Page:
Can the love story of a dumpy, overly intellectual Englishman in his 50s and a middle-aged, ex-poet from Brooklyn be interesting? Definitely. William Nicholson’s drama “Shadowlands” at last arrives in the Southland in a superbly executed production.
A writer of popular children’s fiction (“The Lion, the Witch and the Wardrobe”), Christian dogma and many scholarly treatises, English writer and confirmed bachelor C.S. Lewis (Dakin Matthews) hears from one of his fans from America, in England for a short vacation.
While he considers her odd –“An American Jewish Communist Christian”– he and his brother Warnie (Jack Sydow) agree to meet Joy (Kandis Chappell) and her son Douglas (David Stein). Their differences spark affection.
Gresham and Lewis become friends, and become closer when she moves to England after a divorce from her abusive husband.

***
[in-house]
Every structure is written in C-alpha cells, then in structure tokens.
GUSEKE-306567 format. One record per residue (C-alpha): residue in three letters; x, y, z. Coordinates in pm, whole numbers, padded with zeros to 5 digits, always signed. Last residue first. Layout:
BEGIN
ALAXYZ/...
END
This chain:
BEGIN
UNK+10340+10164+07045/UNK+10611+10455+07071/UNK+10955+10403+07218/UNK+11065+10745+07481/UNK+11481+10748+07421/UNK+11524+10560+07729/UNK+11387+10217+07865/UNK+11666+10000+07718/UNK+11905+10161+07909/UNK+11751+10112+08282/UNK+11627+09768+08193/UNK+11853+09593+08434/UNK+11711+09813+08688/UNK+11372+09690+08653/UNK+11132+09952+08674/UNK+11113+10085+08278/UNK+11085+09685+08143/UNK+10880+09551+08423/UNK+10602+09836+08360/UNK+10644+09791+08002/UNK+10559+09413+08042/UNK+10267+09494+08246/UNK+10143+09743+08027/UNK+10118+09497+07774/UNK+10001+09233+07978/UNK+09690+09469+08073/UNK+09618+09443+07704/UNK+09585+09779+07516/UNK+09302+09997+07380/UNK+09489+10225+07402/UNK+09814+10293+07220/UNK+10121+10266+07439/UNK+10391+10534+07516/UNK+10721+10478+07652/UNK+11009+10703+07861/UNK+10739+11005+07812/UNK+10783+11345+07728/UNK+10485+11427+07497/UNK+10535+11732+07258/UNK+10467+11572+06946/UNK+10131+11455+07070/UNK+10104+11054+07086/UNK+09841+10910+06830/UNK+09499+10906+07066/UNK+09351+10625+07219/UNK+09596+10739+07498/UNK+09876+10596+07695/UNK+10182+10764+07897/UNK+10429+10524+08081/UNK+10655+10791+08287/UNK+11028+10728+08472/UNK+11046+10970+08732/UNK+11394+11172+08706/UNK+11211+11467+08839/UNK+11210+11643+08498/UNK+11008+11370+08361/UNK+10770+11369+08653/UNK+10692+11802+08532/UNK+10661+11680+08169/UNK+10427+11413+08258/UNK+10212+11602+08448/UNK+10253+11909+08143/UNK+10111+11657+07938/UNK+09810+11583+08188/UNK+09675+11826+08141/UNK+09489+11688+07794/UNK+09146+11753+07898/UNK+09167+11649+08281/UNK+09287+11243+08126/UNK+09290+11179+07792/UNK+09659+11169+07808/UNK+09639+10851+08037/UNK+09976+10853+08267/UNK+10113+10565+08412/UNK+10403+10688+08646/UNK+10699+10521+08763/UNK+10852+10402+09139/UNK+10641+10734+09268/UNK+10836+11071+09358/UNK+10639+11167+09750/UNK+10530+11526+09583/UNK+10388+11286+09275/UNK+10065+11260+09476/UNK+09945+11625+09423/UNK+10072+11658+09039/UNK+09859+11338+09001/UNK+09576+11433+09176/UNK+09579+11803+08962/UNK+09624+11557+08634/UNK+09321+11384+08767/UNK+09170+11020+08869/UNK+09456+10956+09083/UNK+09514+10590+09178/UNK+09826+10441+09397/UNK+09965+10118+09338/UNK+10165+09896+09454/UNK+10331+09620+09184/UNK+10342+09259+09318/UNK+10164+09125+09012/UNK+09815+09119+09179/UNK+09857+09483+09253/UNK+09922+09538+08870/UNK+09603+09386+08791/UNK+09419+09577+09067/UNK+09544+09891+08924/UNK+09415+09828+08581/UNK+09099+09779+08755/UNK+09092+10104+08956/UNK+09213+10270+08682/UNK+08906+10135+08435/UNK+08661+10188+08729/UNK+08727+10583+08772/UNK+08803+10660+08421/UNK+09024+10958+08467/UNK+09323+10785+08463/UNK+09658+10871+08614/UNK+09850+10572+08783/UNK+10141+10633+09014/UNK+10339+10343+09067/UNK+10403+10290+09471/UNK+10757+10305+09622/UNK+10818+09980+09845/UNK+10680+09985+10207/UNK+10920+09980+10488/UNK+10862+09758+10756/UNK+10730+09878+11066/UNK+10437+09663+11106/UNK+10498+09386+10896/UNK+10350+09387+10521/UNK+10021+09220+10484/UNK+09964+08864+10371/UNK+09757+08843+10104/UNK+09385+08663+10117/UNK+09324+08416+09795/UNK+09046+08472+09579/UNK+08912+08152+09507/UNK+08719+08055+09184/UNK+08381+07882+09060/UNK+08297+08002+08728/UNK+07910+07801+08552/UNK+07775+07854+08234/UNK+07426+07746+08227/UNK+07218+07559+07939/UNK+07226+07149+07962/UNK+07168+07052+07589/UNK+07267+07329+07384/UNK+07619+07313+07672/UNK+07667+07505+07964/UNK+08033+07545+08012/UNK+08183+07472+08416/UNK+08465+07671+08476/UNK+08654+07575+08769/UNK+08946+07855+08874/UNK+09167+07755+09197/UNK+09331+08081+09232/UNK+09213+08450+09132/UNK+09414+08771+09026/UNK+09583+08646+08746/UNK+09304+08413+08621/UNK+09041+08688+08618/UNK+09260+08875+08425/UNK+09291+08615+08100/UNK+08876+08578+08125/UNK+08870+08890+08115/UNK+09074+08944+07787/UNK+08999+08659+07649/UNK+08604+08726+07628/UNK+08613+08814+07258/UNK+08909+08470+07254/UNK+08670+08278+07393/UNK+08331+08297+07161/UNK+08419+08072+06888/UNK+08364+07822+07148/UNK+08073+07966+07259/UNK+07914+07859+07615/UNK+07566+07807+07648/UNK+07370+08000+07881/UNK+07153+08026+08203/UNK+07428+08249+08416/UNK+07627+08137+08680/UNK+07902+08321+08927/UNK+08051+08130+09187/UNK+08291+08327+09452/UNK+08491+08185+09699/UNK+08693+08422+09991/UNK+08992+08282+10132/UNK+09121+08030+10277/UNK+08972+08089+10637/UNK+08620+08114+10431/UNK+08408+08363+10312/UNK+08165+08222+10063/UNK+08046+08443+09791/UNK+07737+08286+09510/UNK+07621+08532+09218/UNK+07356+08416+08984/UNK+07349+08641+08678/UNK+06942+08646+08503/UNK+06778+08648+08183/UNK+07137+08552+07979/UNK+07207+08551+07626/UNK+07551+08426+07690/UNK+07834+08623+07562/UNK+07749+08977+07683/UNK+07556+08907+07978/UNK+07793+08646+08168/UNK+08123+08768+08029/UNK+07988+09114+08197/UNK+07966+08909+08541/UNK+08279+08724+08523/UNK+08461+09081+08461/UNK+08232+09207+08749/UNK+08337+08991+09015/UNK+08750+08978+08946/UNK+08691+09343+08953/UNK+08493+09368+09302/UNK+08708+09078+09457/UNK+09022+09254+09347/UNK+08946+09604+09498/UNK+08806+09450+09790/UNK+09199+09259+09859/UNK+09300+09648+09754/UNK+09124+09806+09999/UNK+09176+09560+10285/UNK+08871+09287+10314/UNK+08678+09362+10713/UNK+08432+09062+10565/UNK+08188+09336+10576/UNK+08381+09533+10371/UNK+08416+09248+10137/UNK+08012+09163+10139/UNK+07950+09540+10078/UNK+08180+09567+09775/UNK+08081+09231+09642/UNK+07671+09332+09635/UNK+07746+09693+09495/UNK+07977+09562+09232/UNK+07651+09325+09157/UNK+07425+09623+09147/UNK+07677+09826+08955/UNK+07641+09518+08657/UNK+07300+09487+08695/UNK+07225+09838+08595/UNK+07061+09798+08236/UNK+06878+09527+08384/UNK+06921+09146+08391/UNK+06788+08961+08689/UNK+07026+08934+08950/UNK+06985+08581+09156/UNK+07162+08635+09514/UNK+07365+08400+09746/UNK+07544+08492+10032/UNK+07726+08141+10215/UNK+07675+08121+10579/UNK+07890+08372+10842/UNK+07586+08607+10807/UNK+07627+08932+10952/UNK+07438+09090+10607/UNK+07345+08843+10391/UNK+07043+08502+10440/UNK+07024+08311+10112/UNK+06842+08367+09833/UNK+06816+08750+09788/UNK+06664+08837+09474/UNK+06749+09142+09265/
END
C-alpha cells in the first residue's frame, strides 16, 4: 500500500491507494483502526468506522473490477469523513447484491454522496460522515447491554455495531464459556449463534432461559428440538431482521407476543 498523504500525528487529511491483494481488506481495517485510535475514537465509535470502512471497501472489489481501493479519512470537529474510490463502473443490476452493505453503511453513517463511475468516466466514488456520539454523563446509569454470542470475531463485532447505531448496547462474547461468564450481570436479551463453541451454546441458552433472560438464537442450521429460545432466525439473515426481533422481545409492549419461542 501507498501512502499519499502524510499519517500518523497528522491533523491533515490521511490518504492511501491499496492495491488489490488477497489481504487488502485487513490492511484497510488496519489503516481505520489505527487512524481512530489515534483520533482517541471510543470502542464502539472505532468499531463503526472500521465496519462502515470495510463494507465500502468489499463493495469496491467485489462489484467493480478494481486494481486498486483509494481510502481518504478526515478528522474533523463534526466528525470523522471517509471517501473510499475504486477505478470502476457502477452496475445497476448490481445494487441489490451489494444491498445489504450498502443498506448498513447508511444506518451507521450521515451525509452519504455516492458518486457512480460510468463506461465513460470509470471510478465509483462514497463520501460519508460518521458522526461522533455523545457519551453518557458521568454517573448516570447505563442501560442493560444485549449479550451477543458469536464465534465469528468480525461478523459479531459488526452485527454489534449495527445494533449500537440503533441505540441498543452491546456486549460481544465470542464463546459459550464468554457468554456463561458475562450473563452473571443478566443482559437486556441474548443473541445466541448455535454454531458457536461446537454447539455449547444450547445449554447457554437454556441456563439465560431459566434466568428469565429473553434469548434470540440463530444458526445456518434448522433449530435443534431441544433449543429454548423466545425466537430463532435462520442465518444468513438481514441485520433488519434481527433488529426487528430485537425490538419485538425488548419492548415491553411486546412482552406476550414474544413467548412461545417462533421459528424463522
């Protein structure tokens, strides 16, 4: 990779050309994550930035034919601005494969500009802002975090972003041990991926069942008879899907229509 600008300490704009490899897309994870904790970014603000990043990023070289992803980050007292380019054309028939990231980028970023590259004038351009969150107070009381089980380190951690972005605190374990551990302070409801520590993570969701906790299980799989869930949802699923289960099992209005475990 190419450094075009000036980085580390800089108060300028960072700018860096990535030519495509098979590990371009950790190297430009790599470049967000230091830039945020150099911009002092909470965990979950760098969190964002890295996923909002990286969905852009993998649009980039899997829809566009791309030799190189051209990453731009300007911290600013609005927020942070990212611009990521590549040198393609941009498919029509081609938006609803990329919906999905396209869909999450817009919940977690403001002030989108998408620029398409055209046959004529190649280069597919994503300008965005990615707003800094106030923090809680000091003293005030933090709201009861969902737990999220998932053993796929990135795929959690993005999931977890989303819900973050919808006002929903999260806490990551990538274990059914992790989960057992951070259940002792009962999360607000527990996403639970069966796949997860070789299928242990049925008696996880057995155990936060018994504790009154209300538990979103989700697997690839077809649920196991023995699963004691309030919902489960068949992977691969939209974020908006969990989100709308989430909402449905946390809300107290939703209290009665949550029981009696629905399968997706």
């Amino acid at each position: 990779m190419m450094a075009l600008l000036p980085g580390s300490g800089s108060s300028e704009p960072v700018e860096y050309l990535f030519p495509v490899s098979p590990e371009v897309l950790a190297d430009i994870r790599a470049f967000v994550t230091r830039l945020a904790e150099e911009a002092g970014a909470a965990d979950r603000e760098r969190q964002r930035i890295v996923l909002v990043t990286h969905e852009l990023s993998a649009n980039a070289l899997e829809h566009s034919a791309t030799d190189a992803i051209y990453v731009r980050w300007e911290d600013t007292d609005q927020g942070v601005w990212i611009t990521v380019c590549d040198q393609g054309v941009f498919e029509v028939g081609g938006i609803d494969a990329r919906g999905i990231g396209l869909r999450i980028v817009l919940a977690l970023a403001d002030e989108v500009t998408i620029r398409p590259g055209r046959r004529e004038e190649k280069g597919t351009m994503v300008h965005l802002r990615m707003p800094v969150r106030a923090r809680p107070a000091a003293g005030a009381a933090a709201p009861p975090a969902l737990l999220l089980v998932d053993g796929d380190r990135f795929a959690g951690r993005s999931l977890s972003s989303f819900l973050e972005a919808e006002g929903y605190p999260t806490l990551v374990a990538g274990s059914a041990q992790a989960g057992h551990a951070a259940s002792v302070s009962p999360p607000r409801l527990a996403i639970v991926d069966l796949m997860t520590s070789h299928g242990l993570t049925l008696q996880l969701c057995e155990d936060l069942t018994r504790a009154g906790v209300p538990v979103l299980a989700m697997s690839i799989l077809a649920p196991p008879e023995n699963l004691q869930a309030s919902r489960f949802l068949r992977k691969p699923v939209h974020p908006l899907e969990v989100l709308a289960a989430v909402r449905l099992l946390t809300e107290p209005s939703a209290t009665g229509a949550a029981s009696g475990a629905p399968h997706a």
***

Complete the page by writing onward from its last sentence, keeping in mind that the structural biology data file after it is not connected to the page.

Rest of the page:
Always guarded about his emotions, yet drawn to Gresham, Lewis admits his own strong feelings for her when she is hospitalized. His feelings are contrasted with a series of lectures he gives regarding God and tragedy.
Matthews reveals Lewis’ constant inner struggle. He pits English sensibility and strong religious convictions against an attraction to a woman his intellectual equal. And, in a scene with Joy’s son, rarely has despair been so heart-rendingly reproduced.
Chappell performs the magic of presenting Gresham first as plain-looking and odd, then quickly quite appealing. She shows Gresham as a woman quite aware of her power to intimidate.
Sydow brings a wonderful temperance to Lewis’ older brother. Richard Doyle creates a vivid, unapologetic character who serves as Lewis’ intellectual antagonist. Don Took, Hal Landon Jr., Mary Kay Wulf and Art Kousik also serve well in their roles.
Music and sound by Michael Roth, lighting design by Paulie Jenkins and costumes by Ann Bruice assist in ending South Coast Repertory’s year on a high note.